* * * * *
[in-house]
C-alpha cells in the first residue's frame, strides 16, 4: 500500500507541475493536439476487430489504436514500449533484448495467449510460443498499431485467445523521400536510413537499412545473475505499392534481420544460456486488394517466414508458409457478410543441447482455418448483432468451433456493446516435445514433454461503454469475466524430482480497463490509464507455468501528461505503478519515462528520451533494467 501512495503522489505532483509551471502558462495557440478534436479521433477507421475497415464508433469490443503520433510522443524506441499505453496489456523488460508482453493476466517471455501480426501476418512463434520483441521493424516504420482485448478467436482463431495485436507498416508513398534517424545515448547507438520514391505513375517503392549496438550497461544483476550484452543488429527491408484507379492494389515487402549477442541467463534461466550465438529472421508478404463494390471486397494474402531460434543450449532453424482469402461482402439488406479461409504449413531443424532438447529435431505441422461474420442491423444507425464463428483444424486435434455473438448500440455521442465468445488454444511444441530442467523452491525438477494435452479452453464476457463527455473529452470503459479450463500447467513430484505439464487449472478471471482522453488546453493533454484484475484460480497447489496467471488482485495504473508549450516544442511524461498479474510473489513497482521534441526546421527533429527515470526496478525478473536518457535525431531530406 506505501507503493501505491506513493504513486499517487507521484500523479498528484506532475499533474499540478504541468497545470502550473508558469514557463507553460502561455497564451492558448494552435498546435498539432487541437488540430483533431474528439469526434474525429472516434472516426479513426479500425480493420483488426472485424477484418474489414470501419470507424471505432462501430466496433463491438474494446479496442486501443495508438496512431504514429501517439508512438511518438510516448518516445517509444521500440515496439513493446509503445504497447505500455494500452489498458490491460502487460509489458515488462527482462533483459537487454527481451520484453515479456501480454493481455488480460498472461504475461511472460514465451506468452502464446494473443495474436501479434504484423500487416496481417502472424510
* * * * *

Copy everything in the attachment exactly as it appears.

[in-house]
C-alpha cells in the first residue's frame, strides 16, 4: 500500500507541475493536439476487430489504436514500449533484448495467449510460443498499431485467445523521400536510413537499412545473475505499392534481420544460456486488394517466414508458409457478410543441447482455418448483432468451433456493446516435445514433454461503454469475466524430482480497463490509464507455468501528461505503478519515462528520451533494467 501512495503522489505532483509551471502558462495557440478534436479521433477507421475497415464508433469490443503520433510522443524506441499505453496489456523488460508482453493476466517471455501480426501476418512463434520483441521493424516504420482485448478467436482463431495485436507498416508513398534517424545515448547507438520514391505513375517503392549496438550497461544483476550484452543488429527491408484507379492494389515487402549477442541467463534461466550465438529472421508478404463494390471486397494474402531460434543450449532453424482469402461482402439488406479461409504449413531443424532438447529435431505441422461474420442491423444507425464463428483444424486435434455473438448500440455521442465468445488454444511444441530442467523452491525438477494435452479452453464476457463527455473529452470503459479450463500447467513430484505439464487449472478471471482522453488546453493533454484484475484460480497447489496467471488482485495504473508549450516544442511524461498479474510473489513497482521534441526546421527533429527515470526496478525478473536518457535525431531530406 506505501507503493501505491506513493504513486499517487507521484500523479498528484506532475499533474499540478504541468497545470502550473508558469514557463507553460502561455497564451492558448494552435498546435498539432487541437488540430483533431474528439469526434474525429472516434472516426479513426479500425480493420483488426472485424477484418474489414470501419470507424471505432462501430466496433463491438474494446479496442486501443495508438496512431504514429501517439508512438511518438510516448518516445517509444521500440515496439513493446509503445504497447505500455494500452489498458490491460502487460509489458515488462527482462533483459537487454527481451520484453515479456501480454493481455488480460498472461504475461511472460514465451506468452502464446494473443495474436501479434504484423500487416496481417502472424510